So let’s go back to the gendered hiring bias example.  


Without coming up with an equitable solution to the hiring bias issue, the ‘equality’ measures of saying ‘we try to hire an equal number of men and women’ falls short. Equitable solutions to hiring might be asking for unnamed CVs to deal solely with the content of the CV rather than the name of the person. It might mean having an open and transparent salary catalogue where employees can compare their salaries against those of their coworkers to combat the 15.5% gender pay gap (again, not even taking into consideration other intersecting identities). Or it might mean making flexible hours available to those individuals (usually women) who are responsible for childcare.


Ok. So...Where do we start?

A great place to start is with education. Research has shown that when education for young people is safe, gender-responsive, and inclusive, it lays the foundation for an incredible number of benefits not only for the young woman but for society in general (seriously, go to the link and just look at the research). 


A perfect example of equality versus equity is a discussion around period products. In many parts of the world (and let’s please not fall down the trap in thinking this only happens in ‘third world’ countries...there are plenty of issues on Western soil), young people who menstruate either don’t have access to or money for sanitary products or even toilets at school. This means that young girls either routinely skip or are shuttered away from education once they reach puberty.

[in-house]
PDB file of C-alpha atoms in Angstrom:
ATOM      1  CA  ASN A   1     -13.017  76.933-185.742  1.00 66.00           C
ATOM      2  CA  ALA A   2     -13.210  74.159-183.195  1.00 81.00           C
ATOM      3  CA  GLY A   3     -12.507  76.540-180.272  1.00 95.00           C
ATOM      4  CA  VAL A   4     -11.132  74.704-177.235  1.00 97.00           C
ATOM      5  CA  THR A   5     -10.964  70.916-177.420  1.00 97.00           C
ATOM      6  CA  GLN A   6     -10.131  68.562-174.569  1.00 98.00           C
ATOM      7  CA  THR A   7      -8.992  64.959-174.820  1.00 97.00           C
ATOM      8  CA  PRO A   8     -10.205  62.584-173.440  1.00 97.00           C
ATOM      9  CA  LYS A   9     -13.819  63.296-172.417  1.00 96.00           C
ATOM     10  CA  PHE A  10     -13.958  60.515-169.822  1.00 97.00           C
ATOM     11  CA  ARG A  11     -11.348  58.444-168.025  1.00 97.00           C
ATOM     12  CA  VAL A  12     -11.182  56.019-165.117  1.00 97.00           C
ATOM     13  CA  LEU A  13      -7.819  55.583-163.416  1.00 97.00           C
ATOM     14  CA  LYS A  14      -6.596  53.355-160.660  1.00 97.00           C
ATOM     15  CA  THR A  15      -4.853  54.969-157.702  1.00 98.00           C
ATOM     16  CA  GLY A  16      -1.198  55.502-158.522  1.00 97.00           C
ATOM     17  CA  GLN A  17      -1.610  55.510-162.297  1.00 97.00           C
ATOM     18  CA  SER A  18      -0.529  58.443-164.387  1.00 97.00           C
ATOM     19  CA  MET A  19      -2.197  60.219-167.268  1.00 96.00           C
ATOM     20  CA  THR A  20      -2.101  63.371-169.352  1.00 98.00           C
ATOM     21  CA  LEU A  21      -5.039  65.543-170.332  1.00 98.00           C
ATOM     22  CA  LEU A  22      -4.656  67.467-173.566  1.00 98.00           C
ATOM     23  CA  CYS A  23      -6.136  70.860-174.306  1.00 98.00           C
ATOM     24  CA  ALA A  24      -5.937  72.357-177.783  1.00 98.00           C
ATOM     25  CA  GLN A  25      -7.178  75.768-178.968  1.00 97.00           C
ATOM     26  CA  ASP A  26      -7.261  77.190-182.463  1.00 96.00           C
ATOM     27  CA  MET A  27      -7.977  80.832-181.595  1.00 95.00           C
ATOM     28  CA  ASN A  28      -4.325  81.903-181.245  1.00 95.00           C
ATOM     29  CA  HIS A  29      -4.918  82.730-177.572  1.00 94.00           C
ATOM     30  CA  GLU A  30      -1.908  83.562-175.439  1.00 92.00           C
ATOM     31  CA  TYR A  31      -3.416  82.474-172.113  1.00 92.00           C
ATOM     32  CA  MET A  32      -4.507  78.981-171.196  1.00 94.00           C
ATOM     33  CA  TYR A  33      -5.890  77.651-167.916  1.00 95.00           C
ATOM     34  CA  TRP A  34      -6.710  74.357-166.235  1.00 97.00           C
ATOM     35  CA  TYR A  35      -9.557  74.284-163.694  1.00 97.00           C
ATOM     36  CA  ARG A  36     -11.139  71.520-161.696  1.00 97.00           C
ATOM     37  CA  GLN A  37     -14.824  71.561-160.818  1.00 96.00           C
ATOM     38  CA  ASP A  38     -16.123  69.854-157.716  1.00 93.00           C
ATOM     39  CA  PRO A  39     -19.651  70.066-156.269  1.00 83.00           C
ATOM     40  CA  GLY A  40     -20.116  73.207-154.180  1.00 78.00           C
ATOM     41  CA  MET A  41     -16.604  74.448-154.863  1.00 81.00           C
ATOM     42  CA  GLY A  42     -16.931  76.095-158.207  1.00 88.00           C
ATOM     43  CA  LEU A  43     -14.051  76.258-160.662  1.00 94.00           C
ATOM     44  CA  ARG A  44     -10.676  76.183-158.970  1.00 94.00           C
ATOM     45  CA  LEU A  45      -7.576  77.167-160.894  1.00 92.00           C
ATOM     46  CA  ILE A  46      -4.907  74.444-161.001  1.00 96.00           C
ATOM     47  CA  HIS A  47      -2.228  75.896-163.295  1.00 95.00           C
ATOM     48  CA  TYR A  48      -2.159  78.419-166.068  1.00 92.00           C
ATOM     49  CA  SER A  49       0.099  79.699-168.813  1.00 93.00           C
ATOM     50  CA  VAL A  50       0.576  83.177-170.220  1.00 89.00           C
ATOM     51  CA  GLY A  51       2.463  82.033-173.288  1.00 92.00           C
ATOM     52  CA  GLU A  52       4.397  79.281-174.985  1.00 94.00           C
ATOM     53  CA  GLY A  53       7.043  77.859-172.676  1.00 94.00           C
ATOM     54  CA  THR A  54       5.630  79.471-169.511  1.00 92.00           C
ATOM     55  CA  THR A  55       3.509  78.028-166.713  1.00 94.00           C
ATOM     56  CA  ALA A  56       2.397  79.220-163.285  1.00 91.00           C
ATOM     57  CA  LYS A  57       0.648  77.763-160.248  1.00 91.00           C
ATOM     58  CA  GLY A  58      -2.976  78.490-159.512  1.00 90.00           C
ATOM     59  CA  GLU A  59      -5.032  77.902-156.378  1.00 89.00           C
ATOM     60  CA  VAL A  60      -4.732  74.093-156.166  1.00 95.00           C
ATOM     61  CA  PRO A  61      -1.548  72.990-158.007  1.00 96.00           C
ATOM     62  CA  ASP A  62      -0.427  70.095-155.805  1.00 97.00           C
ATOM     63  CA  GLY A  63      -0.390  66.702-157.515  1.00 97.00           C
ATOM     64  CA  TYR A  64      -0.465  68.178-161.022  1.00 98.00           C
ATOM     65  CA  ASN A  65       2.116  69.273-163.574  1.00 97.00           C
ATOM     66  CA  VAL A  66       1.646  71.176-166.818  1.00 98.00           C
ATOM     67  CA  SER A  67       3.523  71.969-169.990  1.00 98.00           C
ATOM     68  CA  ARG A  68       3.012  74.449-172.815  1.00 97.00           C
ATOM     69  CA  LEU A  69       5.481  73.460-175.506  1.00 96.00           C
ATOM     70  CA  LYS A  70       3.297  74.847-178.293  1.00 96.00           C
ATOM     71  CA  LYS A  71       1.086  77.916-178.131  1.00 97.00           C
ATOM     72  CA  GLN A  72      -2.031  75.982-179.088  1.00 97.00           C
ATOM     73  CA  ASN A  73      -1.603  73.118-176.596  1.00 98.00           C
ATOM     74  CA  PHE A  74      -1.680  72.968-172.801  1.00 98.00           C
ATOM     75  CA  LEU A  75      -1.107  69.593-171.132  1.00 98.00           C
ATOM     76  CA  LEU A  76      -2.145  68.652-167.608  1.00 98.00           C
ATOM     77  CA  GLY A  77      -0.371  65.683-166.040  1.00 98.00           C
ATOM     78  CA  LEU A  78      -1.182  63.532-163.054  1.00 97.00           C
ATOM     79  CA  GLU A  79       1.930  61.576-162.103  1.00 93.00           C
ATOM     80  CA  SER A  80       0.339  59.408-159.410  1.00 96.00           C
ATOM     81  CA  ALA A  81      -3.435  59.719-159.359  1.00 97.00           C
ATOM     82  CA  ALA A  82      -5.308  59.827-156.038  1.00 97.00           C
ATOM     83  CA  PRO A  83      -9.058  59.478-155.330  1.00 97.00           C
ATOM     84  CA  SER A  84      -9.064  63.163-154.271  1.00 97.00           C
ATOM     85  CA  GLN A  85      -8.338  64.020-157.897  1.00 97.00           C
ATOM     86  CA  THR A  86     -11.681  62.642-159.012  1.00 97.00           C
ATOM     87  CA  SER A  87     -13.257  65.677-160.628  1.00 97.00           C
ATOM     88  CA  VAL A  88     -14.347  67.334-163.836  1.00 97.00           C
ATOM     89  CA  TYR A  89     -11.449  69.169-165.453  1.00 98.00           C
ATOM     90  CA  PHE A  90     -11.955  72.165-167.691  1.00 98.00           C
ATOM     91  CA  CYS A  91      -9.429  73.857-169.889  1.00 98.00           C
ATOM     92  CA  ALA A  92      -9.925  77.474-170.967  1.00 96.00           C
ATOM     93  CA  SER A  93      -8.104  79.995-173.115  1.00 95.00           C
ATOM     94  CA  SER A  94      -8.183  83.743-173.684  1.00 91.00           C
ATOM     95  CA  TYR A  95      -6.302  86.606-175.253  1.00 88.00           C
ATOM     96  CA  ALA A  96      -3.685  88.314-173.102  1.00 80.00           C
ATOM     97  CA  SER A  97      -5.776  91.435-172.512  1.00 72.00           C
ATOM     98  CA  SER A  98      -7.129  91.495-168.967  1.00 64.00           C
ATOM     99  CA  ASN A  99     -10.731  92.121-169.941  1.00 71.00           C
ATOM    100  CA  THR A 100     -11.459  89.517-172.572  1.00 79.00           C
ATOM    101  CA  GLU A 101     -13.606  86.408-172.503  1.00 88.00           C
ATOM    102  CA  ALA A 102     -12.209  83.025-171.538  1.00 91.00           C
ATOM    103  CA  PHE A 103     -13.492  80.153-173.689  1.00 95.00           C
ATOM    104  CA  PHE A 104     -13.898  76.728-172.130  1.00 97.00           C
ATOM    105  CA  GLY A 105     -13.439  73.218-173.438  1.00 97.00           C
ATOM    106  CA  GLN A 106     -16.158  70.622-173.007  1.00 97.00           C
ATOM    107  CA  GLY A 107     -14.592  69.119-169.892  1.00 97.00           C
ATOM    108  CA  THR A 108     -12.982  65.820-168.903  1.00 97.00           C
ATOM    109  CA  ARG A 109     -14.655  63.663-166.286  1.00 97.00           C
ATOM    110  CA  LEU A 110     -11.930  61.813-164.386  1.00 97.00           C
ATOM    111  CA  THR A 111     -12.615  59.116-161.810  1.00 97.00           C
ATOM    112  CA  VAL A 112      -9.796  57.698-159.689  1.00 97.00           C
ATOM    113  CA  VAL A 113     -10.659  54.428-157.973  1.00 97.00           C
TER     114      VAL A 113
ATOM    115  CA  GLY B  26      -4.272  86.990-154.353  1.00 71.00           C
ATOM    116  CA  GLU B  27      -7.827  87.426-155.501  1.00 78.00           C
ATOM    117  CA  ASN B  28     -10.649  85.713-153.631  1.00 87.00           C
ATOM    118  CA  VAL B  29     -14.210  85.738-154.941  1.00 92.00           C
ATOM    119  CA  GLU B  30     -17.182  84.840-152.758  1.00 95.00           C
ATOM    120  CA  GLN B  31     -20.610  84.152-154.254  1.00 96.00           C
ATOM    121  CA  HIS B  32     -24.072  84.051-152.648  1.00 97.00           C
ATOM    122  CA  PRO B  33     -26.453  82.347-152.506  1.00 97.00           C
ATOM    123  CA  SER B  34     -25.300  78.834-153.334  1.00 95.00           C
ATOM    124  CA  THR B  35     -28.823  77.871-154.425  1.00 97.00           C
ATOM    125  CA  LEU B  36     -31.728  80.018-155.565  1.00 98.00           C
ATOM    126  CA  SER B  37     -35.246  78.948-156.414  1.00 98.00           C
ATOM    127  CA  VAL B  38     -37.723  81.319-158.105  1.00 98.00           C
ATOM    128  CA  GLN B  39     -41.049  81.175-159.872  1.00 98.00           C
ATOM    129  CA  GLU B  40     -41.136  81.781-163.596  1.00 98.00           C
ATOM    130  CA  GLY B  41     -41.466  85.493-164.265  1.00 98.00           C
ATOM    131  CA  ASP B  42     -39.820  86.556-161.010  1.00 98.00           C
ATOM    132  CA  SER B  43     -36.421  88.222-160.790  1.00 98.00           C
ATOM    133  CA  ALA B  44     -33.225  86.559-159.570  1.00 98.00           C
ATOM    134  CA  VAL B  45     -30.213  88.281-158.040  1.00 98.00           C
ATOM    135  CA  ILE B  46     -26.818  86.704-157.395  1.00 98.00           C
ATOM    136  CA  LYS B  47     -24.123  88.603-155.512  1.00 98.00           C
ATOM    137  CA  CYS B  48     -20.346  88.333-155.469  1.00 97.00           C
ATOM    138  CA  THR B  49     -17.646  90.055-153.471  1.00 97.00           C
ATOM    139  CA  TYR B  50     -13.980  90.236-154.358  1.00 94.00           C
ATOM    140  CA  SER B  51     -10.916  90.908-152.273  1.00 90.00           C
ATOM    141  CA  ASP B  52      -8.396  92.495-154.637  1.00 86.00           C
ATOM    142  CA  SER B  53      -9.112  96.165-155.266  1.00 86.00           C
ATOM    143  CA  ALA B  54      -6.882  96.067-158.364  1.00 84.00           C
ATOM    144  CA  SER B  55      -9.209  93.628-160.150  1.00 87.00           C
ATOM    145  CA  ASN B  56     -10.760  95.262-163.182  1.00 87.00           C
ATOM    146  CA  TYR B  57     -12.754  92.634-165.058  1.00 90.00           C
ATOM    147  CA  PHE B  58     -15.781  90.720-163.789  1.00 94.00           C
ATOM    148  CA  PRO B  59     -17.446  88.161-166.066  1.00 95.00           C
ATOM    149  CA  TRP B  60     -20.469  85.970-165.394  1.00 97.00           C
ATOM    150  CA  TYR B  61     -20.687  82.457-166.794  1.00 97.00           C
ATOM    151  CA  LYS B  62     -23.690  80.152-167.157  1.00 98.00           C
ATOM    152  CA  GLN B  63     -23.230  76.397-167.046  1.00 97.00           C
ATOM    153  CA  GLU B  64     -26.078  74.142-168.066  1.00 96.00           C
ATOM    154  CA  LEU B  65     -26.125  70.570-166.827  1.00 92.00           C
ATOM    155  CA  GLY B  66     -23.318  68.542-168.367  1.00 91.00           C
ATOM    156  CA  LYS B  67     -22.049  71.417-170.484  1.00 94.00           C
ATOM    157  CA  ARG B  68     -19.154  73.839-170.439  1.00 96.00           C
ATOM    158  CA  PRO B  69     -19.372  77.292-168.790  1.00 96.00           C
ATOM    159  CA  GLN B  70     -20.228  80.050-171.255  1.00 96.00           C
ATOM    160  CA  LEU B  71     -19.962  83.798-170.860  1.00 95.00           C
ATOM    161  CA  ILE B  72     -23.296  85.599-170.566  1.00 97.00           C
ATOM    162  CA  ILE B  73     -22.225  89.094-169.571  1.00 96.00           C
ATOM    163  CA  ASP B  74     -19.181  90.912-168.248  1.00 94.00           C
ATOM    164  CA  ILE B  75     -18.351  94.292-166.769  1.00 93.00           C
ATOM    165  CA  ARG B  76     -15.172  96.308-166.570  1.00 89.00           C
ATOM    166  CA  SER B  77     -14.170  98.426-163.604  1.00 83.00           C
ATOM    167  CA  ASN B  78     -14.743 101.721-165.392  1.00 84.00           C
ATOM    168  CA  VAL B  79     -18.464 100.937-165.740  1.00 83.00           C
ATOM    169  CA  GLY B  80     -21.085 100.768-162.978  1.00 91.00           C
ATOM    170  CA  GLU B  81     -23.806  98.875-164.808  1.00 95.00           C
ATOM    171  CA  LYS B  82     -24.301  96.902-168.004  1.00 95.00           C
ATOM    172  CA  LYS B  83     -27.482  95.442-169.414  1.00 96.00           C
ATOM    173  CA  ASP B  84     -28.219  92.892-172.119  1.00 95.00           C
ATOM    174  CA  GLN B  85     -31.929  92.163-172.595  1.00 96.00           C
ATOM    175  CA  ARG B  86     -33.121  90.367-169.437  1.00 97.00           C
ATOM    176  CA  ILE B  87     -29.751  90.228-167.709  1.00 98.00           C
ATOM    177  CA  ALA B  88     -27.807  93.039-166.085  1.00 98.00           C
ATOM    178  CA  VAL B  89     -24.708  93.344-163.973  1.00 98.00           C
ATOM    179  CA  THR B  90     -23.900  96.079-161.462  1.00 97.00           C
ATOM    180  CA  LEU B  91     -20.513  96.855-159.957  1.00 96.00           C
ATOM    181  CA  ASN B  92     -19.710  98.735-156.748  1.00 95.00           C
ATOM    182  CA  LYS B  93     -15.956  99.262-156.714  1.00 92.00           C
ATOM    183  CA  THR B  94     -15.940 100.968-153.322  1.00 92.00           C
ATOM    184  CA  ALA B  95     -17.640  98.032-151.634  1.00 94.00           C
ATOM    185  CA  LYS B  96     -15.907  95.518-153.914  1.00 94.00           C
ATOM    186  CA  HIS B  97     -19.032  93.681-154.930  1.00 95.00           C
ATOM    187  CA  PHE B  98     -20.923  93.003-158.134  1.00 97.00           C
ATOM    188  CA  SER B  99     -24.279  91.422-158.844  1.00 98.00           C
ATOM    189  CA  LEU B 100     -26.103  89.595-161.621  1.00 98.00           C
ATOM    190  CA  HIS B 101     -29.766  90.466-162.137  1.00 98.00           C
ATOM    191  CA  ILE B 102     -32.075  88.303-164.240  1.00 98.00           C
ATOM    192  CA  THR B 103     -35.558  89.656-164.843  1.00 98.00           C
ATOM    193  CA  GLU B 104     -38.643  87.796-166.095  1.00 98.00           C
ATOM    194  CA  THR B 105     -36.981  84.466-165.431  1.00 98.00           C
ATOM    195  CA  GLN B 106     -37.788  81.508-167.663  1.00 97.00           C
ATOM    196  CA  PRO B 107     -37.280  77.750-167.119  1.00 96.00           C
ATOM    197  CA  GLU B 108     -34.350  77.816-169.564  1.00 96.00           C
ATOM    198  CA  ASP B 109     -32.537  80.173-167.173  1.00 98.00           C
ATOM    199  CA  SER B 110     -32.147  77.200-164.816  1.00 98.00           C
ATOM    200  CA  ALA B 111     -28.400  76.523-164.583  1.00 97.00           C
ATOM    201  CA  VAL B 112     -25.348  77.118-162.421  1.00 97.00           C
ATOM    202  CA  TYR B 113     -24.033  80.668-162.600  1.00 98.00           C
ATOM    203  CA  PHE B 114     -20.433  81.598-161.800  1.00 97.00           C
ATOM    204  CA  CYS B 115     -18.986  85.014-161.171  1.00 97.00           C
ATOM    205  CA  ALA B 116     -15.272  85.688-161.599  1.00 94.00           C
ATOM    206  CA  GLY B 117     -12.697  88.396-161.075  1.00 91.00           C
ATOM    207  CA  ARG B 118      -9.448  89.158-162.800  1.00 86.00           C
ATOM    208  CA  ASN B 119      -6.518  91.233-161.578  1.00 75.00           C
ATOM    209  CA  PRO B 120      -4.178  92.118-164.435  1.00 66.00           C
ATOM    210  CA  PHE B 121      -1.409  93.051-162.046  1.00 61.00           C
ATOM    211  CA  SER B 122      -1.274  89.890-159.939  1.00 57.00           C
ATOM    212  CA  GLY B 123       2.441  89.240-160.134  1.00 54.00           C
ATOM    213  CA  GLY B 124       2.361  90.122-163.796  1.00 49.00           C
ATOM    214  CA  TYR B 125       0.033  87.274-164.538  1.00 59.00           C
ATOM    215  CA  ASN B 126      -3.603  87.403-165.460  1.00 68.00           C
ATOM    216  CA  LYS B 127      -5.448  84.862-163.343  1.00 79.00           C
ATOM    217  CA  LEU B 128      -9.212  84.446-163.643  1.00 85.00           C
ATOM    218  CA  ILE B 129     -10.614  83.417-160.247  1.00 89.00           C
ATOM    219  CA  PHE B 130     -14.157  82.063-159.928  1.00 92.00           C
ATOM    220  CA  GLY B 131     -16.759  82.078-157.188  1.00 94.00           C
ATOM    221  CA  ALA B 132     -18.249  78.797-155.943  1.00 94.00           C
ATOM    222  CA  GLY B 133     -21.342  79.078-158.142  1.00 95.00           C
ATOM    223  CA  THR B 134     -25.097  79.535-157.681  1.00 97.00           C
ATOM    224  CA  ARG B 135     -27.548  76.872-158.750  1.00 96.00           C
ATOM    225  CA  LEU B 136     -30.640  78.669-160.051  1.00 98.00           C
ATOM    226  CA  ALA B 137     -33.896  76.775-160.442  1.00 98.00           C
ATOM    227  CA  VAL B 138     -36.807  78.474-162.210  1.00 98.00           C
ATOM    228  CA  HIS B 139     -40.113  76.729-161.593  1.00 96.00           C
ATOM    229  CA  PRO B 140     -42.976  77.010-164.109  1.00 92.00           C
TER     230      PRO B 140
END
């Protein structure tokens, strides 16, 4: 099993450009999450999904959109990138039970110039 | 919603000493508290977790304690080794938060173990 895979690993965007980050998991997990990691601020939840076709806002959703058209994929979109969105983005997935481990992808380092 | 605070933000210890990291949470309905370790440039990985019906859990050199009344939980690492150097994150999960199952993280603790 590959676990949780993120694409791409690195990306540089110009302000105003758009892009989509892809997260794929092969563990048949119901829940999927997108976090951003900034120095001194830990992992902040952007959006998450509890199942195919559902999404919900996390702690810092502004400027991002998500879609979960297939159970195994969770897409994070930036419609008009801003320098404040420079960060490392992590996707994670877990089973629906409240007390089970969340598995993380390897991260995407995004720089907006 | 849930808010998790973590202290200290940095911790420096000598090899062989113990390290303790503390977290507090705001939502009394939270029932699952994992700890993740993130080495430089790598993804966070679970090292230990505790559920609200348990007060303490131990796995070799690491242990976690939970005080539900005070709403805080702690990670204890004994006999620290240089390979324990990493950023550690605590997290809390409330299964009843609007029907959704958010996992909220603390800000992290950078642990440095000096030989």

Is the school still open to these girls? Yup!

Would they be given an education if they showed up? Yup! 

Equality!! 


Wait...but...can those girls access their education if they either don’t have anywhere safe and clean to change their sanitary napkins or, even worse, they don’t have access to sanitary napkins at all? 


And what about the more complex issues like the underlying shame associated with menstruation? Or the fact that puberty means that you can have children and, therefore, you’re ready for marriage? And then, if young girls can’t even access education 1 week out of every 4, then of course they’re going to be left behind in terms of future prospects. 


Equity is hard but important

So, an equitable approach to gender fairness needs to take into consideration all of the complex, underlying issues that lead to inequality in the first place. It’s hard and messy and takes a lot of time, empathy, and patience. It means seriously addressing the uncomfortable realities of our entire social system to understand the ways in which people are being held back. It requires us to make small, incremental changes both in our personal lives (let’s stop telling young girls that they’re ‘bossy’ ok?) as well as significant, societal level change. We need legislation that instills in our social conscience the end goal of equality. We need campaigns that raise awareness of inequalities that face young people and work hard to fix things at the root.


But all of this can’t start without us doing work on ourselves. Understanding our own biases, our own foundations, and our own histories to discover where we’re holding onto thoughts and beliefs that uphold gender inequality. 


Remember: Gender equality is the end, gender equity is the means. 

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24 Apr 2021